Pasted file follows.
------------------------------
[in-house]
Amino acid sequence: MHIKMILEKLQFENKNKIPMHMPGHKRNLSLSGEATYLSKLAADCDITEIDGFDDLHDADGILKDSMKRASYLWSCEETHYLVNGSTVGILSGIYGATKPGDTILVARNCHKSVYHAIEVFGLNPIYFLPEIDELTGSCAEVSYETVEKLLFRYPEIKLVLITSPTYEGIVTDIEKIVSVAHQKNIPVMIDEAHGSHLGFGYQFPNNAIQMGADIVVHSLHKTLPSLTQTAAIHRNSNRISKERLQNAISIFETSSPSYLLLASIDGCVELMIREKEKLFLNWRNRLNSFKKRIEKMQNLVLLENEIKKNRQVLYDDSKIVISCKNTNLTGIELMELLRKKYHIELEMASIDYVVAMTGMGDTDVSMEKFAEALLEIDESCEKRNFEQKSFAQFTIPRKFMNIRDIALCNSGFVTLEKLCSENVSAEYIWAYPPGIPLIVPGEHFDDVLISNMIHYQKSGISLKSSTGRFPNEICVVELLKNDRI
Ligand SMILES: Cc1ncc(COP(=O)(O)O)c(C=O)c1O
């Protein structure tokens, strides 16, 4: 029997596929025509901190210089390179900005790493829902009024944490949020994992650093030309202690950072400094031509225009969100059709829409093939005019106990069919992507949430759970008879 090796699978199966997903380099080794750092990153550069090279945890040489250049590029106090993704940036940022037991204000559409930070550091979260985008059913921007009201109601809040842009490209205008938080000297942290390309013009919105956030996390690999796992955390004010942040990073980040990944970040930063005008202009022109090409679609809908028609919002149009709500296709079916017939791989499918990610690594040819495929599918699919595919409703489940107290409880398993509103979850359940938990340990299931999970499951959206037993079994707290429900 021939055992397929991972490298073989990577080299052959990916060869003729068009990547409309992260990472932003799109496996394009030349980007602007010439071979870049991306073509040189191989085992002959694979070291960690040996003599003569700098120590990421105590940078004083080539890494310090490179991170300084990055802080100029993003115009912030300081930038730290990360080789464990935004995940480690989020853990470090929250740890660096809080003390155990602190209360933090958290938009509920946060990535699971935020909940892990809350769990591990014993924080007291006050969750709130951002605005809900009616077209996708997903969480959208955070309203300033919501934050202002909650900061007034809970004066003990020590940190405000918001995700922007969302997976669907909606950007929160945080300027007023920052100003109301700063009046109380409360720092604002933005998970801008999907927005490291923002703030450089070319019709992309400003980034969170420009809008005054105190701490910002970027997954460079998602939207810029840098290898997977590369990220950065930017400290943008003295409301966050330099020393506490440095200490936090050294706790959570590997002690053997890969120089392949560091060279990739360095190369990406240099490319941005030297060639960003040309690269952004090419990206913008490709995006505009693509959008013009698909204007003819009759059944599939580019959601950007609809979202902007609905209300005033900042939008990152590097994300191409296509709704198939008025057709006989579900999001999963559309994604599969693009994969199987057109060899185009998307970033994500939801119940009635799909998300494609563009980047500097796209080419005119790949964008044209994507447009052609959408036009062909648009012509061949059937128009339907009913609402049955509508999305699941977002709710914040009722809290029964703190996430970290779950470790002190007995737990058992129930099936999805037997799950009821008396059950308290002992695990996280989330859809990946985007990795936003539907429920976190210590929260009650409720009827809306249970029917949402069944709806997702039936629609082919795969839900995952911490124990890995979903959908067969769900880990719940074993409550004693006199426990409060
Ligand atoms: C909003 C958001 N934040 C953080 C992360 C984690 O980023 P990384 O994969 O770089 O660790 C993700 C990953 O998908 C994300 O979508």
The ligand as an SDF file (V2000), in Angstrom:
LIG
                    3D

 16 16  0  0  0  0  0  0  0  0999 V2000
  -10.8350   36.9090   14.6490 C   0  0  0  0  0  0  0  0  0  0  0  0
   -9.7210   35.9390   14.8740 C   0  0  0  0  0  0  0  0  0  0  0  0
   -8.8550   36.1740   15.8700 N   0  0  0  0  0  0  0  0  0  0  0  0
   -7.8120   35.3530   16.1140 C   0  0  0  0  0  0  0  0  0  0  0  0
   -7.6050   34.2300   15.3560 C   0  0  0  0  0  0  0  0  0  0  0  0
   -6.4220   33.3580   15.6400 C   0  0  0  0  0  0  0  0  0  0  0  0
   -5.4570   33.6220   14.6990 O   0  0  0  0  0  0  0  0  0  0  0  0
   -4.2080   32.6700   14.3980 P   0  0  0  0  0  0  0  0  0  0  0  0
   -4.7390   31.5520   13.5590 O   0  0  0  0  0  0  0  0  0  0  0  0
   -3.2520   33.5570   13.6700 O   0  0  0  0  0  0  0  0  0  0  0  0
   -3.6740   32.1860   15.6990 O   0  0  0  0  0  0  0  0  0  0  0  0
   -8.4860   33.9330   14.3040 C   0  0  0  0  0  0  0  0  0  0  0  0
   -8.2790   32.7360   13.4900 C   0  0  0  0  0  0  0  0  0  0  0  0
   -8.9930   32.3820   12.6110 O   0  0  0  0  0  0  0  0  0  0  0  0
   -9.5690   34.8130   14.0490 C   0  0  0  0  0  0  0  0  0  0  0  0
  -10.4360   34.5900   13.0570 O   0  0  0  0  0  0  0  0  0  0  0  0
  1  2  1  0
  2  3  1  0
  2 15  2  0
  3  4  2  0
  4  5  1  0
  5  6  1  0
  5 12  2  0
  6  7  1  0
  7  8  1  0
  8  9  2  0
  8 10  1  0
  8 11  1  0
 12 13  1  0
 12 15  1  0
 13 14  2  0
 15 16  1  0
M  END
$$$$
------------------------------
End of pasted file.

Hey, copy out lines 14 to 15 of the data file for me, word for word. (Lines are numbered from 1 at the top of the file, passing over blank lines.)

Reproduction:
   -7.6050   34.2300   15.3560 C   0  0  0  0  0  0  0  0  0  0  0  0
   -6.4220   33.3580   15.6400 C   0  0  0  0  0  0  0  0  0  0  0  0